It represents either a separate,

(1) major line of business, or

(2) line of customers.

Income from discontinued operations is segregated from income from continuing operations to assist financial statement users in assessing future cash flows of the company.

income from discontinued operations1
Income from Discontinued Operations
  • Income (loss) from operations of discontinued operations (from 1/1 to measurement date)

Less: Income tax

  • Gain (loss) from sale of discontinued operations

(a)Income (loss) from operations (after measurement date)

(b)Gain (loss) on disposition of segment of assets

Less: Income tax

Net Income from Discontinued Operations

extraordinary gains and losses
Extraordinary Gains and Losses
  • gains and losses that are both unusual in nature and infrequent in occurrence.
  • gains and losses from most natural disasters (unless frequent occurrences, then “other income/losses)
  • gains and losses on extinguishment of a company’s own debt (even if frequent).
  • does not include losses from strikes (even if infrequent).
cumulative effect of a change in accounting principle
Cumulative Effect of a Change in Accounting Principle
  • Accounting principle changes may be required by FASB or may be made at management’s discretion.
  • The cumulative effect—the difference between the revenue/expense under the old and the revenue/expense under the new method up to the beginning of the year of the change. It is reported net of the tax effect.
  • Use the new method for the current year.
cumulative effect of a change in accounting principle1
Cumulative Effect of a Change in Accounting Principle

The cumulative effect may be reflected either of two ways:

(1) Ordinarily, in the income statement as “Cumulative Effect of Change in Accounting Principle”

(2) In special cases, in the opening balance of retained earnings, with restatement of prior-years’ statements presented on a comparative basis (on Stmt. of RE)

(a)changing from LIFO to FIFO

(b)changing from one type of long-term contracting principle to another

(c) changing from an unacceptable accounting principle to a GAAP (correction of an error)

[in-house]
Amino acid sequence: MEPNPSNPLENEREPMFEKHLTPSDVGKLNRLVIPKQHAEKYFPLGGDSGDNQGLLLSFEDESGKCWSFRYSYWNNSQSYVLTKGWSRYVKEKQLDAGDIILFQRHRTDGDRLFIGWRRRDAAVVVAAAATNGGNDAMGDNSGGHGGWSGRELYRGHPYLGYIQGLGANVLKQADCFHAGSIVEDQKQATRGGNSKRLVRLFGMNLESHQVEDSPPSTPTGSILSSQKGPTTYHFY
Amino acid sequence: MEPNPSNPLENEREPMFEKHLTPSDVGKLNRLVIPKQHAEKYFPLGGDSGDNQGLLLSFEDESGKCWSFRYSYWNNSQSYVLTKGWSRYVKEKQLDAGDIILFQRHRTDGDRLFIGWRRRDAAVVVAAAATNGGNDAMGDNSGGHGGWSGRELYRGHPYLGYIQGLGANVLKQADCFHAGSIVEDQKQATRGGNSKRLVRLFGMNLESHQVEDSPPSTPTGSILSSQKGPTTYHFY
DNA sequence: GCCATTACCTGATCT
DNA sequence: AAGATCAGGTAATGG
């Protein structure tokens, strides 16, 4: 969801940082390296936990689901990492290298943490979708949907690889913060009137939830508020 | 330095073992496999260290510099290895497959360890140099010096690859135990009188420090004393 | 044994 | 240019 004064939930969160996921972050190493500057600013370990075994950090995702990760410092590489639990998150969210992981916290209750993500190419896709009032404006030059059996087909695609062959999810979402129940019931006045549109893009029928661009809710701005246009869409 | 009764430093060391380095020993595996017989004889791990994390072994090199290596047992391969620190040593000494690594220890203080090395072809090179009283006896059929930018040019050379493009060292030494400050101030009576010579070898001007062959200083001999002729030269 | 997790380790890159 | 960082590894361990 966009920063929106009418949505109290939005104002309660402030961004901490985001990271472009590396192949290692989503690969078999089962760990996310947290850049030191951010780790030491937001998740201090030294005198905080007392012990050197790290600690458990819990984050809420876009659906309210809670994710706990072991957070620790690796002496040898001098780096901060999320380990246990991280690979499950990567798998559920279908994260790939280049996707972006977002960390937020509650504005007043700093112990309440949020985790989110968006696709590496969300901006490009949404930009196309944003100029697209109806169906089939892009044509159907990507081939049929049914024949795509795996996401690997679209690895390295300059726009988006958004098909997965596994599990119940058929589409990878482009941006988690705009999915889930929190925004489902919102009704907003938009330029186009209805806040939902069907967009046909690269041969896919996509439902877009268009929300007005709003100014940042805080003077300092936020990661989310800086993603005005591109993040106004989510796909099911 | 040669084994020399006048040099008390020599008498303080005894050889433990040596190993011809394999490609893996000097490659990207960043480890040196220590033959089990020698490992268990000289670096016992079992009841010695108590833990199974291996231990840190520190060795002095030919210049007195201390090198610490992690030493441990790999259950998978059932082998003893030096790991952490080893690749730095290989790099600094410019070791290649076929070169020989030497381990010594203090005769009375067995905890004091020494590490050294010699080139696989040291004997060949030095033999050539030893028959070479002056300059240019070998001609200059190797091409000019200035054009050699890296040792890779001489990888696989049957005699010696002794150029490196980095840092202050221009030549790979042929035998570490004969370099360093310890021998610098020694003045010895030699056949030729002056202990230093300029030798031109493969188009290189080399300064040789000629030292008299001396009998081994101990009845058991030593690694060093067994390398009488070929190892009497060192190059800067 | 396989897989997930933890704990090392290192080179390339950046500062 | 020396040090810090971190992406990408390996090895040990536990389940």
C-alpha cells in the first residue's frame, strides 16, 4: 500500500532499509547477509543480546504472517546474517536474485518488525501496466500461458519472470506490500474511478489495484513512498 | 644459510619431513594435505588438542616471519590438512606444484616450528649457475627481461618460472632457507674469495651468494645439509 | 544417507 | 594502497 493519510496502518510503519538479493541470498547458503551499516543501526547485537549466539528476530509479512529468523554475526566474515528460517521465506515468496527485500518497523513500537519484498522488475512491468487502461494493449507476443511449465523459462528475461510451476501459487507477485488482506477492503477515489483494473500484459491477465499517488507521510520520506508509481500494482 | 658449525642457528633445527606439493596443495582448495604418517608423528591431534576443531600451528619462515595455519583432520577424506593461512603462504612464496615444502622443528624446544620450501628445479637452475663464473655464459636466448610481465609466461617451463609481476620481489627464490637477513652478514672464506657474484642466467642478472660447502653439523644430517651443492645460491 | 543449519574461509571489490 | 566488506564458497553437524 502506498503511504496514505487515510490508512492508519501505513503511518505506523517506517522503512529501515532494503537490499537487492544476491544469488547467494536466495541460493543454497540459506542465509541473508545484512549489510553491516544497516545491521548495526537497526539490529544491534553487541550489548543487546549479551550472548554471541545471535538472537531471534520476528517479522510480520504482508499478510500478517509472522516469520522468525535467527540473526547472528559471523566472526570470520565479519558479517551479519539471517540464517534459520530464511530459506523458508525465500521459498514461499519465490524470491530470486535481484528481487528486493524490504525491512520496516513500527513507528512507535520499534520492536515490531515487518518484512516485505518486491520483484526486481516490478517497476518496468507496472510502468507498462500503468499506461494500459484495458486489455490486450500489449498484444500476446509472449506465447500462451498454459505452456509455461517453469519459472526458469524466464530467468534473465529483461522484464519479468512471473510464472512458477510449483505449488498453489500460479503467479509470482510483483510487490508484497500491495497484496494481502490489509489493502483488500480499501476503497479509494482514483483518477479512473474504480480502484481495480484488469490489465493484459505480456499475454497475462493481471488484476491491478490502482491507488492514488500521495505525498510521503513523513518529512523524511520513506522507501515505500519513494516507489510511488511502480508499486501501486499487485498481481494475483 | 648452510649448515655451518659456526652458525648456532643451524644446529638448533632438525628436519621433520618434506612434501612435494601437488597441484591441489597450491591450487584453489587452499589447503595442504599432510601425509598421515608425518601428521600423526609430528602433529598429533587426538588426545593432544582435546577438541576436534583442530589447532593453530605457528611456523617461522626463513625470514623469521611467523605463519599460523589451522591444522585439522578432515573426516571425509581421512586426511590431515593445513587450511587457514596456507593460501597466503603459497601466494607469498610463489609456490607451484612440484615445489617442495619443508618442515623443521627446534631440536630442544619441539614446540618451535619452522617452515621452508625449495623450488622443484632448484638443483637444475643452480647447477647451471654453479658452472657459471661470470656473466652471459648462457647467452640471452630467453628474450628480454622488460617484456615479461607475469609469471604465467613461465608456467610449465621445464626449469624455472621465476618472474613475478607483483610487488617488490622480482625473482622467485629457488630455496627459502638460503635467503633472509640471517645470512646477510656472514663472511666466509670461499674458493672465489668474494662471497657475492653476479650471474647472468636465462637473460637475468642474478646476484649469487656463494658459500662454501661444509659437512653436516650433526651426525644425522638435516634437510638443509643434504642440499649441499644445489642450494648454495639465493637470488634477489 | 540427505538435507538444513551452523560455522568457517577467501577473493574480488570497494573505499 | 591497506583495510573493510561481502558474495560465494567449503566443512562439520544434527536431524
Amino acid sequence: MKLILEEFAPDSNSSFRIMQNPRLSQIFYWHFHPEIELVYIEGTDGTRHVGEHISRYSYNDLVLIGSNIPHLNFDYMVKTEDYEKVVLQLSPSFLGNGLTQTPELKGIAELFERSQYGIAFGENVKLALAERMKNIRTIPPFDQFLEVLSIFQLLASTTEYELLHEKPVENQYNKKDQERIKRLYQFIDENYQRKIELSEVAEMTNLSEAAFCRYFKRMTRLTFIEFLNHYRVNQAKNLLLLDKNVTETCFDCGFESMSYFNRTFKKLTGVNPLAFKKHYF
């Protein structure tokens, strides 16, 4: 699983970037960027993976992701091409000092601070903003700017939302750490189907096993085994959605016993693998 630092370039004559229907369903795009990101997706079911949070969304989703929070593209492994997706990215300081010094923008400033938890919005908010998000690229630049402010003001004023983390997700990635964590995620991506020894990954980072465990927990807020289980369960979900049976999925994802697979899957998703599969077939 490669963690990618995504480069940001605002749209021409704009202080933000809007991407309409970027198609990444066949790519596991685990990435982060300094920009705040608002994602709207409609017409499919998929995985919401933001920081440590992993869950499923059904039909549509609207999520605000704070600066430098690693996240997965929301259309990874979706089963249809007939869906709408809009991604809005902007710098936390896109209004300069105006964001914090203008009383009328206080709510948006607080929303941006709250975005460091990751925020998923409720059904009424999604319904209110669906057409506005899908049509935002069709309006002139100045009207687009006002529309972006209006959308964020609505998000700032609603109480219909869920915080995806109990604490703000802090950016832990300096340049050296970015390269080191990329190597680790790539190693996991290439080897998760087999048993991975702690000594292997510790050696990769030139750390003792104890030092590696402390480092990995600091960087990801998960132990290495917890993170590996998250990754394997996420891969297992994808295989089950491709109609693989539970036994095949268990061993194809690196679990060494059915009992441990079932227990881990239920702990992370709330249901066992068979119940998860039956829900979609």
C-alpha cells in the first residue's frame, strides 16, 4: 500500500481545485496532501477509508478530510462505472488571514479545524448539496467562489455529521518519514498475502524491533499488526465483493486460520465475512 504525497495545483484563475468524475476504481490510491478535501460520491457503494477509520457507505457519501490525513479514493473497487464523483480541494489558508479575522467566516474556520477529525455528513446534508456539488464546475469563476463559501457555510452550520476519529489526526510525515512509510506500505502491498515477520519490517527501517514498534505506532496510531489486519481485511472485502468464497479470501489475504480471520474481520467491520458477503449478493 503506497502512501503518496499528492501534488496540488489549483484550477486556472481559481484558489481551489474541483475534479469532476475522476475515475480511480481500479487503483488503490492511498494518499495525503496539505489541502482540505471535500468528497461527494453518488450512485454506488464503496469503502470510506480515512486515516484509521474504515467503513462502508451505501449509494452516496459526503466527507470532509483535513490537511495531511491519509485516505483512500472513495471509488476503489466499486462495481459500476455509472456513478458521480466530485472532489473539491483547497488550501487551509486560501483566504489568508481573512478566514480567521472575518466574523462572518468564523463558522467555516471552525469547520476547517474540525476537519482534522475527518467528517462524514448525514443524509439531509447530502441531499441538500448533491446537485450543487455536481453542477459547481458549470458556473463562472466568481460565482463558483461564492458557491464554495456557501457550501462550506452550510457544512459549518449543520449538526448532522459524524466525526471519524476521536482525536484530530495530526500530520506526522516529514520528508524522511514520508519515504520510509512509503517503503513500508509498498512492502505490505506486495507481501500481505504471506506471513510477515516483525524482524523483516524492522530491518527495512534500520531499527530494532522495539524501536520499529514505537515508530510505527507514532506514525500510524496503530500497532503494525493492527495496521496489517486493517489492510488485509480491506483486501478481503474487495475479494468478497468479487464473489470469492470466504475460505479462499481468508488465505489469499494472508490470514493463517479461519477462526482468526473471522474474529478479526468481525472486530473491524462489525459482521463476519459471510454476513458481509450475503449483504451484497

changes in estimates
Changes in estimates
  • Estimates are made using the BEST available information at the statement date.
  • Changes in estimates should be reflected in the current period (date of the revision) and in future periods, if any, that are affected.
  • No “cumulative effect” of the change
earnings per share eps
Earnings per share (EPS)
  • Earnings available to common shareholders divided by average number of common shares outstanding
  • If firm has “complex” capital structure, it will report basic and diluted EPS
  • EPS ( both basic EPS and diluted EPS) must be shown for each of the following (see Exhibit 3-4):
      • Income from continuing operations
      • Discontinued segment income/loss
      • Extraordinary income/loss
      • Cumulative effect of change of accounting principle
      • Net Income
earnings per share
Earnings per share
  • Basic Earnings per share =

Net Income

number of average shares of common stock outstanding

  • Diluted Earnings per share =

Net Income

number of average shares of common stock o/s plus number of dilutable shares

(dilutable shares are shares from future conversion of convertible bonds and shares from future exercise of stock options)

comprehensive income
Comprehensive Income
  • Beginning in 1998, companies required to report COMPREHENSIVE INCOME
  • Comprehensive income includes ALL changes in stockholders’equity during a period except those resulting from investments by owners and distributions to owners
  • Does not include:

Dividends to stockholders

Issuance of stock

Treasury stock transactions

comprehensive income1
Comprehensive Income

Net Income (from Income Statement)

+/- Foreign currency translation adjustments

+/- Unrealized gains/losses on available-for-sale securities

+/- Additional pension liabilities

+/- Changes in fair market value of cash flow hedges

= Comprehensive Income/Loss

comprehensive income2
Comprehensive Income
  • Comprehensive Income may be reported in one of three ways:
    • on the face of the income statement
    • in a separate statement of comprehensive income
    • in a statement of stockholders’ equity